Prediabetes and Type 2 Diabetes are Associated with Generalized Microvascular Dysfunction: The Maastricht Study.

Sörensen BMHouben AJBerendschot TTSchouten JSKroon AAvan der Kallen CJHenry RMKoster ASep SJDagnelie PCSchaper NCSchram MTStehouwer CD.

 

BACKGROUND:

Type 2 diabetes (T2DM) is associated with an increased risk of cardiovascular disease. This can be partly explained by large-artery dysfunction, which already occurs in prediabetes ("ticking clock hypothesis"). Whether a similar phenomenon also applies to microvascular dysfunction is not known. We therefore tested the hypothesis that microvascular dysfunction is already present in prediabetes and is more severe in T2DM. To do so, we investigated the associations of prediabetes, T2DM, and measures of hyperglycemia with microvascular function measured as flicker light-induced retinal arteriolar dilation and heat-induced skin hyperemia.

METHODS:

In the Maastricht Study, a T2DM-enriched population-based cohort study (n=2213, 51% men, aged [mean±standard deviation] 59.7±8.2 years), we determined flicker light-induced retinal arteriolar %-dilation (Dynamic Vessel Analyzer), heat-induced skin %-hyperemia (laser-Doppler flowmetry), and glucose metabolism status (oral glucose tolerance test; normal glucose metabolism [n=1269], prediabetes [n=335], or T2DM [n=609]). Differences were assessed with multivariable regression analyses adjusted for age, sex, body mass index, smoking, physical activity, systolic blood pressure, lipid profile, retinopathy, estimated glomerular filtration rate, (micro)albuminuria, the use of lipid-modifying and blood pressure-lowering medication, and prior cardiovascular disease.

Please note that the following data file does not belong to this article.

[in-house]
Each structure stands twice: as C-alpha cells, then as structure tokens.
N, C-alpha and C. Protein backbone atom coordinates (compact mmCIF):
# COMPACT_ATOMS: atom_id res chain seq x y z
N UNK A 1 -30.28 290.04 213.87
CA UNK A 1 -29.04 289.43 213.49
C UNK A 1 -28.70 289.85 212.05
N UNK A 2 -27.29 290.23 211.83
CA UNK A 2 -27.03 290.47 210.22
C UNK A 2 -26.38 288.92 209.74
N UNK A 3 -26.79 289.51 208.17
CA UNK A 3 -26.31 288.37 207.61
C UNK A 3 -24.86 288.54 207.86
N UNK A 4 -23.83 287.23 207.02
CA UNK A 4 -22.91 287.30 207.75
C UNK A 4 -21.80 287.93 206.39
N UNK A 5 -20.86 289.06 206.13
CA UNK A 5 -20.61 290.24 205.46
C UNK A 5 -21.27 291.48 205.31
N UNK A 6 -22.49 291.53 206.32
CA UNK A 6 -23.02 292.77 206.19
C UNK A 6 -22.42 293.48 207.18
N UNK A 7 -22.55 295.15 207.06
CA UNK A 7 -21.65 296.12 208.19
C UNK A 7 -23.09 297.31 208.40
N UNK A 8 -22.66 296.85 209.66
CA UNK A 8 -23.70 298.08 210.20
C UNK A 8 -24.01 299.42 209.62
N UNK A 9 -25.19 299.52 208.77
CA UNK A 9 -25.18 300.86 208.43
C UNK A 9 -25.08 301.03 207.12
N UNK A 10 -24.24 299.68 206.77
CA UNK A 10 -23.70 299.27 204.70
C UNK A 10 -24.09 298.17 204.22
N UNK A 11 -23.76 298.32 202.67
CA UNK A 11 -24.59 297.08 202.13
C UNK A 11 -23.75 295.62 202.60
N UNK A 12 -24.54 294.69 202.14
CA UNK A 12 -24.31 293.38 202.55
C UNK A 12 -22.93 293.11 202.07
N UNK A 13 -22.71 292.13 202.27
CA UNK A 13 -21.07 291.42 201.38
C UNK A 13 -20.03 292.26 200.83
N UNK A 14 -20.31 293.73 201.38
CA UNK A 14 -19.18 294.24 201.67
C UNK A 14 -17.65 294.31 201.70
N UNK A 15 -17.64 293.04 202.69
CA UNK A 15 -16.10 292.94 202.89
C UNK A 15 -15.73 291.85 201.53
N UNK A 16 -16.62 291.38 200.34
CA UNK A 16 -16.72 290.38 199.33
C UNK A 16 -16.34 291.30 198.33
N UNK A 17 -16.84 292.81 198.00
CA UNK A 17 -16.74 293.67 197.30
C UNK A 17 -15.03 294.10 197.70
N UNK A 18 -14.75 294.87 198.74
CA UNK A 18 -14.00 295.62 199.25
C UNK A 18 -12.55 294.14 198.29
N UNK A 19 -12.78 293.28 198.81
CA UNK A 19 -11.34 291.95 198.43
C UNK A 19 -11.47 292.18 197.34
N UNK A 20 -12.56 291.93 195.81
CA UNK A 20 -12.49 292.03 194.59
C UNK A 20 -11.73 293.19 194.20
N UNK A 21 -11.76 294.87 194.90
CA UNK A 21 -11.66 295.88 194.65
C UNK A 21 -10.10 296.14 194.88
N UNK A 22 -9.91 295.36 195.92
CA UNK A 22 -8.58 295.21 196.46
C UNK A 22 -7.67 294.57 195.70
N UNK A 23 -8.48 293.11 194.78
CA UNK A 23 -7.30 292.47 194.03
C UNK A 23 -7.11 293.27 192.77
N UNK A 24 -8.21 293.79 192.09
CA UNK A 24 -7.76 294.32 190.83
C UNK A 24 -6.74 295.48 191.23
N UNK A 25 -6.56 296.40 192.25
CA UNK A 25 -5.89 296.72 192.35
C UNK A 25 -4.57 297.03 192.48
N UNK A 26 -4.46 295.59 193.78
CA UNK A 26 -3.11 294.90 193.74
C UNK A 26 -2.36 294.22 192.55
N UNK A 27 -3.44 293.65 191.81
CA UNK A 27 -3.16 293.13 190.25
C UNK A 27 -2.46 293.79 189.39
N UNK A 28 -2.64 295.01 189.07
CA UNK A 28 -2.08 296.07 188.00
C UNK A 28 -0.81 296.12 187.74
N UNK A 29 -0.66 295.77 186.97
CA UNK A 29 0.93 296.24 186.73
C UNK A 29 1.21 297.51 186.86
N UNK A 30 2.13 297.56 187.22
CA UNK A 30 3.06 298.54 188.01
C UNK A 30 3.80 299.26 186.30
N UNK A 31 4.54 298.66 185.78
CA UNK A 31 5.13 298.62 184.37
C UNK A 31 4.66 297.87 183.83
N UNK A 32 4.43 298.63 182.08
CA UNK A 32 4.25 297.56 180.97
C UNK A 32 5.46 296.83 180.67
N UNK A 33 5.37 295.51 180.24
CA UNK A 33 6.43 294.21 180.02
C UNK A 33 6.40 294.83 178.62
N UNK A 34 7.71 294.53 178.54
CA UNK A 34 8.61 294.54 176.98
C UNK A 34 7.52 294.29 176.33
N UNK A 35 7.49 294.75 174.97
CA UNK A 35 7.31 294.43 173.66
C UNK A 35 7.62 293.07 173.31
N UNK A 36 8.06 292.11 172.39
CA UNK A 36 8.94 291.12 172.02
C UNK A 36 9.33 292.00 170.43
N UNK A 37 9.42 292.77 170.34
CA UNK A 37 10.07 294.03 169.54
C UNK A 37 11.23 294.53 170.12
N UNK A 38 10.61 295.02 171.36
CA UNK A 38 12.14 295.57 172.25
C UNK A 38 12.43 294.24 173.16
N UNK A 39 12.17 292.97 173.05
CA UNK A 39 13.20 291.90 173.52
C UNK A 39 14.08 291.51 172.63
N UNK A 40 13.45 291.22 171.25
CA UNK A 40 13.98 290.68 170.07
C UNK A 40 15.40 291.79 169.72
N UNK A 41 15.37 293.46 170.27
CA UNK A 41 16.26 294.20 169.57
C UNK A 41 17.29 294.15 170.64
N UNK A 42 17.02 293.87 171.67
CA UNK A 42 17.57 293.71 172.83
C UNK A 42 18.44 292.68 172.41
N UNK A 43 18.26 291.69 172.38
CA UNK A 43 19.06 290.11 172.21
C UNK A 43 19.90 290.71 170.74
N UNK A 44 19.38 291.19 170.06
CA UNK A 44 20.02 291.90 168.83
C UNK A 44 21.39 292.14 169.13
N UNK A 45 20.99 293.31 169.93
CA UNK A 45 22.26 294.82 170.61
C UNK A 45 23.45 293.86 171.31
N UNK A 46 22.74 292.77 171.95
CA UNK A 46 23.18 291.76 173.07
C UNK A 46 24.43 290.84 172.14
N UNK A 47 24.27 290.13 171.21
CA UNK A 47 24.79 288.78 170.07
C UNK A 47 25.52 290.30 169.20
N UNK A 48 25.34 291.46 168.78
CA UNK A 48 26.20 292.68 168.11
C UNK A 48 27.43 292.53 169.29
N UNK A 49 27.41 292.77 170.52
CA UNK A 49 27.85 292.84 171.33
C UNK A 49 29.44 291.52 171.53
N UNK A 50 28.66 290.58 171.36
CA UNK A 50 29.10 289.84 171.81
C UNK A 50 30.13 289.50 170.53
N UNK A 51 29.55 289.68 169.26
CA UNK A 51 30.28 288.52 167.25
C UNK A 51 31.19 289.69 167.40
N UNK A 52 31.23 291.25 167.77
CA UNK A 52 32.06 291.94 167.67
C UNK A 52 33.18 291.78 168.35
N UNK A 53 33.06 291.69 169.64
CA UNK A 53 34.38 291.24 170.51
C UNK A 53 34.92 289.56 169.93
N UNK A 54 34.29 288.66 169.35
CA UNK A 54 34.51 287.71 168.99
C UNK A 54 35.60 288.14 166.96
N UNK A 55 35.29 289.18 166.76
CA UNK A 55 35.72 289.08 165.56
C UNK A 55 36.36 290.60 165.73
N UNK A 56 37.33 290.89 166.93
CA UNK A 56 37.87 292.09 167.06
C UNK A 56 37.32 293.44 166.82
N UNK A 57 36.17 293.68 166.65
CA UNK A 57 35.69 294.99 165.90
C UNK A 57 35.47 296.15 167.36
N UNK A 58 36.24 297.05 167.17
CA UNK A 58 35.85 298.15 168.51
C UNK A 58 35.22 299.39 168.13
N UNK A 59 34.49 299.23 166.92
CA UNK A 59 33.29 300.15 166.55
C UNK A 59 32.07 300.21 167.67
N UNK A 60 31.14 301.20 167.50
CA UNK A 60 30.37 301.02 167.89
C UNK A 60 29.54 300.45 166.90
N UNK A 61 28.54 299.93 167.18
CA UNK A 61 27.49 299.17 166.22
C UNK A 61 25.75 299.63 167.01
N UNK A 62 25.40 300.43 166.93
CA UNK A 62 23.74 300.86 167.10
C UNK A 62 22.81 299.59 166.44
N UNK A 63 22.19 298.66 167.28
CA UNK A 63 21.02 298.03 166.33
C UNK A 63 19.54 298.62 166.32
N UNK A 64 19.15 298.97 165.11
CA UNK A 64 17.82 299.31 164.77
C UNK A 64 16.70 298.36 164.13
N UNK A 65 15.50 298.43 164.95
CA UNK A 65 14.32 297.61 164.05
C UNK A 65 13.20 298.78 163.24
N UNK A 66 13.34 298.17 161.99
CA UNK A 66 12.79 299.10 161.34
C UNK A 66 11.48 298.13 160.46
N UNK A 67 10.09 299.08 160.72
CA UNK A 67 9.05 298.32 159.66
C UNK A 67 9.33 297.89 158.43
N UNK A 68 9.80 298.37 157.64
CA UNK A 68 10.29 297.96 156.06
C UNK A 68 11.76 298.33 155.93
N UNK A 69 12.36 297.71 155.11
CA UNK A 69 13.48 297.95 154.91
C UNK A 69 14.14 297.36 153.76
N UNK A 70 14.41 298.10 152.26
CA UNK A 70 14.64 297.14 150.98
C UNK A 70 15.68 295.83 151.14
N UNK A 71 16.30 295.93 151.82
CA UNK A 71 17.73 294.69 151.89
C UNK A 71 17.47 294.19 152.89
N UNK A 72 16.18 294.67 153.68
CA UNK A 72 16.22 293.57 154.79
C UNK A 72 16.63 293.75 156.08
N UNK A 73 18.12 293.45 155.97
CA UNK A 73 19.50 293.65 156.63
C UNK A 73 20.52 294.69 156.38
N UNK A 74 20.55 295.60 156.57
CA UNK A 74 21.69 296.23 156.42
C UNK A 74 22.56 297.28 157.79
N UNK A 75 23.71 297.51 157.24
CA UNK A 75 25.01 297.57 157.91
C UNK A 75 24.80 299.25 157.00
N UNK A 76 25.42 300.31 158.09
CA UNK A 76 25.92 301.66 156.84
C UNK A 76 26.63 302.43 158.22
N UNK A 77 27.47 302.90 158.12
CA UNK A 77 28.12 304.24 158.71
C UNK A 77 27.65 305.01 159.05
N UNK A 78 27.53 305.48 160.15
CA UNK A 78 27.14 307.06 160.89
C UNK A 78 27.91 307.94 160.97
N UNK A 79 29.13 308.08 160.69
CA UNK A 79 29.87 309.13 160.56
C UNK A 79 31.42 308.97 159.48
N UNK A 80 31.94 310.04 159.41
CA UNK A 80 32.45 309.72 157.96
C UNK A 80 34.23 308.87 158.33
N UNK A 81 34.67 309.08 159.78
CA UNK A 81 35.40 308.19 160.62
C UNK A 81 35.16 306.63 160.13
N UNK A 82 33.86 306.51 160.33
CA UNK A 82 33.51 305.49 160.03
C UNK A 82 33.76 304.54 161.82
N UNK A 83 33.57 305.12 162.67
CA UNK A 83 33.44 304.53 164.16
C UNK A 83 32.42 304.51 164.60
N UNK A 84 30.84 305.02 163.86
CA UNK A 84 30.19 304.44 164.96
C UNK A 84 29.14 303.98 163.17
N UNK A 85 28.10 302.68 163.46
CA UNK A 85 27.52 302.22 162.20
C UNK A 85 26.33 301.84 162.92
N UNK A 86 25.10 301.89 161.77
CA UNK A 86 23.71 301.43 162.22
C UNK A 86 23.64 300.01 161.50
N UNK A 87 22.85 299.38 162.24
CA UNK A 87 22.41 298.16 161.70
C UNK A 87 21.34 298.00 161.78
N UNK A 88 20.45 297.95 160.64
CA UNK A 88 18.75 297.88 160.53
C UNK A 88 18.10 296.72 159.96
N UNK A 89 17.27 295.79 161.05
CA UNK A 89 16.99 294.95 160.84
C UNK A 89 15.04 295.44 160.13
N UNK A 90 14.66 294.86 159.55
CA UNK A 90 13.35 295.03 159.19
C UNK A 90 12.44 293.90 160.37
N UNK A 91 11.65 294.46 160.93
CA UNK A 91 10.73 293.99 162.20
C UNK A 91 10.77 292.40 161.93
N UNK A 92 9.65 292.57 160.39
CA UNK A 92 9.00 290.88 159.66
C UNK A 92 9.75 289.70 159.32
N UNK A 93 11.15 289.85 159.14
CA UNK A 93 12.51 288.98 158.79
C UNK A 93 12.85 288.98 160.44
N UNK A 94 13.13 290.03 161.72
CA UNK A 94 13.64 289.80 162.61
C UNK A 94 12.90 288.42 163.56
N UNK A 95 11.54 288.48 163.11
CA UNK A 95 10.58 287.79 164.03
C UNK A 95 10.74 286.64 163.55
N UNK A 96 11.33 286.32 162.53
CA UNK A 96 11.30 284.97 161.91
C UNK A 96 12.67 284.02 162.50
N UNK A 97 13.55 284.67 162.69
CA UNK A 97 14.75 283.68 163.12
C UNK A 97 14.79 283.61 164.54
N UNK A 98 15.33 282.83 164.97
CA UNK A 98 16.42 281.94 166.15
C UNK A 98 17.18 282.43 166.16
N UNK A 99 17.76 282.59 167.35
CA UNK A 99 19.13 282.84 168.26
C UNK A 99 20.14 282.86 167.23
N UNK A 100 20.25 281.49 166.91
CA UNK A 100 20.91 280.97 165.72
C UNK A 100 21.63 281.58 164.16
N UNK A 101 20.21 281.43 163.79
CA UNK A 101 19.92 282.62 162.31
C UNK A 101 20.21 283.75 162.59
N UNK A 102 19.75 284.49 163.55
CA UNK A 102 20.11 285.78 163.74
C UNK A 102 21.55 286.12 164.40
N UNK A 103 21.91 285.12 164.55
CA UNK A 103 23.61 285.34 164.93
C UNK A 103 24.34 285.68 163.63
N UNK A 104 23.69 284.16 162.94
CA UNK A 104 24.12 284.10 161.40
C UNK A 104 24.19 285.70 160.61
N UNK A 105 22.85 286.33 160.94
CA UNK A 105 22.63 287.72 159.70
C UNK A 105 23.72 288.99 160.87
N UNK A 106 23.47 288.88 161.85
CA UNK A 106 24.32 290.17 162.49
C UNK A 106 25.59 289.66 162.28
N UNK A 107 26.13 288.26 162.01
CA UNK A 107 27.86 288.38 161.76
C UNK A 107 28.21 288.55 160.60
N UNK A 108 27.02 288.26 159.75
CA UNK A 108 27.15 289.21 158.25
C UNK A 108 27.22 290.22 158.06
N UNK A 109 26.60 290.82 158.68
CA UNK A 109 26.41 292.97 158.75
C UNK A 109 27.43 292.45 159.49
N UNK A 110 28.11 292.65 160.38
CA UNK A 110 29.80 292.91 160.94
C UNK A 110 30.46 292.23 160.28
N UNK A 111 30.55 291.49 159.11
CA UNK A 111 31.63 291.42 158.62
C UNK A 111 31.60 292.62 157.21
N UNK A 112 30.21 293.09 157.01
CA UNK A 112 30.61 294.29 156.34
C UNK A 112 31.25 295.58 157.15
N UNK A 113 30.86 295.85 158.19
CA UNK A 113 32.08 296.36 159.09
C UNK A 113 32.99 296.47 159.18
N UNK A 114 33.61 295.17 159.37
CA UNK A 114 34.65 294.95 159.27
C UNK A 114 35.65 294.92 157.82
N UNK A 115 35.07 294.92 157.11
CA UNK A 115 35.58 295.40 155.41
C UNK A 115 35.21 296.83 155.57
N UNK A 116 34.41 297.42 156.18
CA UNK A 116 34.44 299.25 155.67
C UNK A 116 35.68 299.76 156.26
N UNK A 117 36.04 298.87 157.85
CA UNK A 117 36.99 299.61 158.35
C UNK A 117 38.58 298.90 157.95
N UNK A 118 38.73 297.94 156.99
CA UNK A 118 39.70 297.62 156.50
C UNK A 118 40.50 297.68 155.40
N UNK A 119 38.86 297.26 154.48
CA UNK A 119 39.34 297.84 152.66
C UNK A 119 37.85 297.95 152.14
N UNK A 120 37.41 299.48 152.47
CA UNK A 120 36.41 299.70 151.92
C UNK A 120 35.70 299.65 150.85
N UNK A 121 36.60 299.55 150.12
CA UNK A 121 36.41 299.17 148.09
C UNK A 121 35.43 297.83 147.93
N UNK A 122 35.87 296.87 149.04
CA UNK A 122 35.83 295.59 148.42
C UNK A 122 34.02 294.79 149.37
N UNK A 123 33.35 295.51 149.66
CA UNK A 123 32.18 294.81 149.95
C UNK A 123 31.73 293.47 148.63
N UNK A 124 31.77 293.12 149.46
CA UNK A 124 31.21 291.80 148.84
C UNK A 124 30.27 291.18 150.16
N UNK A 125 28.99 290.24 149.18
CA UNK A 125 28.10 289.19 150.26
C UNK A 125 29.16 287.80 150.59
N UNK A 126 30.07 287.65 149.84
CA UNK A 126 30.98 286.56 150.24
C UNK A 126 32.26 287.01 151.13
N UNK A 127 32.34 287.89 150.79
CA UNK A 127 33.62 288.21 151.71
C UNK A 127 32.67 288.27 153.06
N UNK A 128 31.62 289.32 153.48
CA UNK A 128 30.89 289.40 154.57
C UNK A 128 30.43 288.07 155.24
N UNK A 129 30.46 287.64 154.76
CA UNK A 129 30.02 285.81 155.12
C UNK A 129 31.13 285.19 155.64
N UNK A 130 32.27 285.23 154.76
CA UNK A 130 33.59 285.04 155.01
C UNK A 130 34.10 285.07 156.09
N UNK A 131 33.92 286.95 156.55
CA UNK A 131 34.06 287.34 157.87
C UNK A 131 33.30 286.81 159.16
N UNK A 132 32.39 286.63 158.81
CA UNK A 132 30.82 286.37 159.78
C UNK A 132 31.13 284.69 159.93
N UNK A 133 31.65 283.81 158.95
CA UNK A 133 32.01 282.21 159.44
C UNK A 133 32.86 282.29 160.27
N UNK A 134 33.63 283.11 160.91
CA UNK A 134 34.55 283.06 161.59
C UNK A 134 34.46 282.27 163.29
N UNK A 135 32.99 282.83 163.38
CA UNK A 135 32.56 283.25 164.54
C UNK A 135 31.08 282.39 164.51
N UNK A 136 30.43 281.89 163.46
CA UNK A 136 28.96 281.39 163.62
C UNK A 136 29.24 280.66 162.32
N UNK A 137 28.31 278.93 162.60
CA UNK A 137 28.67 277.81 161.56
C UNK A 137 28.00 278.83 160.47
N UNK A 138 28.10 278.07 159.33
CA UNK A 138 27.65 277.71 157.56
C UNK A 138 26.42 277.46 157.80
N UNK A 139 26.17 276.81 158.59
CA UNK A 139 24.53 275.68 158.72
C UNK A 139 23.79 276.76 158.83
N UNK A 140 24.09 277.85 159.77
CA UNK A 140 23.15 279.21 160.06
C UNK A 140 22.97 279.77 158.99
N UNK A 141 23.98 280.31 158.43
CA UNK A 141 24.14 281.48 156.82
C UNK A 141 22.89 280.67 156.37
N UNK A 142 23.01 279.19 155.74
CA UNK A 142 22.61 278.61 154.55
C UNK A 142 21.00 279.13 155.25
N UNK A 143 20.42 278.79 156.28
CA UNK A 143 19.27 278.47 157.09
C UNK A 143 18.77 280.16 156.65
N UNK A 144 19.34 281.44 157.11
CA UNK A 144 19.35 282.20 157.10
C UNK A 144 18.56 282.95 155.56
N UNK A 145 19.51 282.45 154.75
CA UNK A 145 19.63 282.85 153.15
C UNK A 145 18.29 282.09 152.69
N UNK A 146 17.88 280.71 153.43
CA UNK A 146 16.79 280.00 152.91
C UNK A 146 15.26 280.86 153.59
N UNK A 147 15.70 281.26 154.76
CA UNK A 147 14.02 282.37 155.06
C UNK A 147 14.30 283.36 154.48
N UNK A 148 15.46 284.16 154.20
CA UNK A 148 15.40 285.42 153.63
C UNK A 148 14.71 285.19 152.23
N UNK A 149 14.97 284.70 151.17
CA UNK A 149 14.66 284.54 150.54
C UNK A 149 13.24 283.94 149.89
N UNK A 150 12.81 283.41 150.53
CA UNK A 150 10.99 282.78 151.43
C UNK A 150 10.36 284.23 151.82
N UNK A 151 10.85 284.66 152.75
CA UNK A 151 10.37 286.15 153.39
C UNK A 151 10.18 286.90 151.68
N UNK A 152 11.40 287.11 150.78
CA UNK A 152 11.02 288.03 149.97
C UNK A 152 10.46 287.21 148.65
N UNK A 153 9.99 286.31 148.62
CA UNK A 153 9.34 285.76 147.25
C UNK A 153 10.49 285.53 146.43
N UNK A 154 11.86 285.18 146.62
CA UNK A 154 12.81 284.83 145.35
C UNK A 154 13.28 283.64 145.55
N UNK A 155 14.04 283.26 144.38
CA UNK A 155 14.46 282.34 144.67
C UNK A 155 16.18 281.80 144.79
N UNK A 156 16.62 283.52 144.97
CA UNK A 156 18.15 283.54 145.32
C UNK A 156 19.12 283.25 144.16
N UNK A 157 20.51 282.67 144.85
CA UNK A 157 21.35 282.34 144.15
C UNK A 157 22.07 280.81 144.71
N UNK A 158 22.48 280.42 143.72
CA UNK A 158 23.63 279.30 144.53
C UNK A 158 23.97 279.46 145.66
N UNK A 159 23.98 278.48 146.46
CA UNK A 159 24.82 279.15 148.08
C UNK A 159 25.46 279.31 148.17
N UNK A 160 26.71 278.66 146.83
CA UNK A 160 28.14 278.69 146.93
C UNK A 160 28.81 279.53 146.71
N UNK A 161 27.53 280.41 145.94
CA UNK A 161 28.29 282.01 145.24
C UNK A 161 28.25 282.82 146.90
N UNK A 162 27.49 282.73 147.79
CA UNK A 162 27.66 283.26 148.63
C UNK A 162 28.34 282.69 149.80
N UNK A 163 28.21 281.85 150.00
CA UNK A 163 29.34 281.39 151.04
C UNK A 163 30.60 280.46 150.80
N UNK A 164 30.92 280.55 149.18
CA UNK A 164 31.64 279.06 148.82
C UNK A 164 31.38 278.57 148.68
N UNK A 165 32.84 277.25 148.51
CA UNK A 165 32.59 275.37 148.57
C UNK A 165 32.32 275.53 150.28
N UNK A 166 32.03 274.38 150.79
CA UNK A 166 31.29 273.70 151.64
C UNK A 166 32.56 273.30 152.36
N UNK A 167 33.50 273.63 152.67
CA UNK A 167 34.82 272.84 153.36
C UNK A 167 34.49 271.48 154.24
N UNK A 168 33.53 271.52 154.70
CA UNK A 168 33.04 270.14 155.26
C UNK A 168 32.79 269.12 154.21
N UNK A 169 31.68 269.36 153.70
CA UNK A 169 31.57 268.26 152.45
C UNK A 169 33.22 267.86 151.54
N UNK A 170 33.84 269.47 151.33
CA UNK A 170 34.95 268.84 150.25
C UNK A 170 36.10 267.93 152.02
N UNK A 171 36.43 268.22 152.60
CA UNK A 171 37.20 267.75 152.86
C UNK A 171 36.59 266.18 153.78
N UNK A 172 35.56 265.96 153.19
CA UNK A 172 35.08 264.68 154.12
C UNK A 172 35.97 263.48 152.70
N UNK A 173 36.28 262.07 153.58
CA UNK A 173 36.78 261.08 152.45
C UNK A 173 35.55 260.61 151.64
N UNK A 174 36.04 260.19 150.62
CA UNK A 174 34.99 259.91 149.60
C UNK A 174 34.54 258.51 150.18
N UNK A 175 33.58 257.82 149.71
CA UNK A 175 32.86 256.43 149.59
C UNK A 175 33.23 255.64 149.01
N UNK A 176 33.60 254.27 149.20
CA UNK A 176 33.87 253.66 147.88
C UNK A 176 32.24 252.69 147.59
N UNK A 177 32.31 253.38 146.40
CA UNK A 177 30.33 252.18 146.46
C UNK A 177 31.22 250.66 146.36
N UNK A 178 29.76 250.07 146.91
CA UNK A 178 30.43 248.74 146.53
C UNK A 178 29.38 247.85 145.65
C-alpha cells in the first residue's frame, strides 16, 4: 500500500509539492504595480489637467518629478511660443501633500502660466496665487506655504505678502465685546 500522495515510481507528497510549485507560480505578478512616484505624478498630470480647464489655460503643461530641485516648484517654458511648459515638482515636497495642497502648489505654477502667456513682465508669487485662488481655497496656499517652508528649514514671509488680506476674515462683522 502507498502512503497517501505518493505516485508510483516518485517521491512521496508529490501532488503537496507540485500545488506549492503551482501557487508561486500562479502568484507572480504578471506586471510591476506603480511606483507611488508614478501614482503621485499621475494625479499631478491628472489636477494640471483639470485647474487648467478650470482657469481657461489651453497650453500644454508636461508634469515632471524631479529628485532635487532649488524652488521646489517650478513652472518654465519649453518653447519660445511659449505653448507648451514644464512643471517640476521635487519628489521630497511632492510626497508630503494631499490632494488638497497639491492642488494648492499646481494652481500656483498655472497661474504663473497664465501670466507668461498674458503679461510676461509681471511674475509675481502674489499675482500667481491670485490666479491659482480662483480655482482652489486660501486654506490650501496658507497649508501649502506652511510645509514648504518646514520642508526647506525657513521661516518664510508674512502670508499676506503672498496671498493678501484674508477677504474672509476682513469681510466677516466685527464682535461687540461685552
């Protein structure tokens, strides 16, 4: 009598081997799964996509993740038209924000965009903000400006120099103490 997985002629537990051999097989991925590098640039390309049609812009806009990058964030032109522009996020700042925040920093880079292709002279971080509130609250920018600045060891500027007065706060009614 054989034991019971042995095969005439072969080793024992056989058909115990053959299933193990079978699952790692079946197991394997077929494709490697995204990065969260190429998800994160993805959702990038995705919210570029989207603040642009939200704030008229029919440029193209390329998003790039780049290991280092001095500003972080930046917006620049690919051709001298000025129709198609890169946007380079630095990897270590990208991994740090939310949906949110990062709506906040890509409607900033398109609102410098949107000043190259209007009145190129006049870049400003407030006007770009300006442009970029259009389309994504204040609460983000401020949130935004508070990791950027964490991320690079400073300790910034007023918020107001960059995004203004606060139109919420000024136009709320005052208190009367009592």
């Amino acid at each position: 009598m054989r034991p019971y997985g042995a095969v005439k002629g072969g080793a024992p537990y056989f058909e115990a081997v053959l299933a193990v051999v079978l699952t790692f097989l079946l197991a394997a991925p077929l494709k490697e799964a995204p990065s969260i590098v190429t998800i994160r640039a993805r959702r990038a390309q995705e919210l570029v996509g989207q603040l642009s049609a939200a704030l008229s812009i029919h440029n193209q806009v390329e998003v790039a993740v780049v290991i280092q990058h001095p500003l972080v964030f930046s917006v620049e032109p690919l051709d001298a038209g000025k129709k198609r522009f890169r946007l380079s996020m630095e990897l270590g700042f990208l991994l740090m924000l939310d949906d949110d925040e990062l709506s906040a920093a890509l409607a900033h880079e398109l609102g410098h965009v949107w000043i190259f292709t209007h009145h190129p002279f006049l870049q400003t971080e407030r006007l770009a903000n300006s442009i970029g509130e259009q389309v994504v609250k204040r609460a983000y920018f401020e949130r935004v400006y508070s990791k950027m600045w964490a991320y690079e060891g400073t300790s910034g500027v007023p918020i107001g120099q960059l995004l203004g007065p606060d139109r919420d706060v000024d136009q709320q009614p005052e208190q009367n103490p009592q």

RESULTS:

Retinal arteriolar %-dilation was (mean±standard deviation) 3.4±2.8 in normal glucose metabolism, 3.0±2.7 in prediabetes, and 2.3±2.6 in T2DM. Adjusted analyses showed a lower arteriolar %-dilation in prediabetes (B=-0.20, 95% confidence interval -0.56 to 0.15) with further deterioration in T2DM (B=-0.61 [-0.97 to -0.25]) versus normal glucose metabolism (P for trend=0.001). Skin %-hyperemia was (mean±standard deviation) 1235±810 in normal glucose metabolism, 1109±748 in prediabetes, and 937±683 in T2DM. Adjusted analyses showed a lower %-hyperemia in prediabetes (B=-46 [-163 to 72]) with further deterioration in T2DM (B=-184 [-297 to -71]) versus normal glucose metabolism (P for trend=0.001). In addition, higher glycohemoglobin A1c and fasting plasma glucose were associated with lower retinal arteriolar %-dilation and skin %-hyperemia in fully adjusted models (for glycohemoglobin A1c, standardized B=-0.10 [-0.15 to -0.05], P<0.001 and standardized B=-0.13 [-0.19 to -0.07], P<0.001, respectively; for fasting plasma glucose, standardized B=-0.09 [-0.15 to -0.04], P<0.001 and standardized B=-0.10 [-0.15 to -0.04], P=0.002, respectively).

CONCLUSION:

Prediabetes, T2DM, and measures of hyperglycemia are independently associated with impaired microvascular function in the retina and skin. These findings support the concept that microvascular dysfunction precedes and thus may contribute to T2DM-associated cardiovascular disease and other complications, which may in part have a microvascular origin such as impaired cognition and heart failure.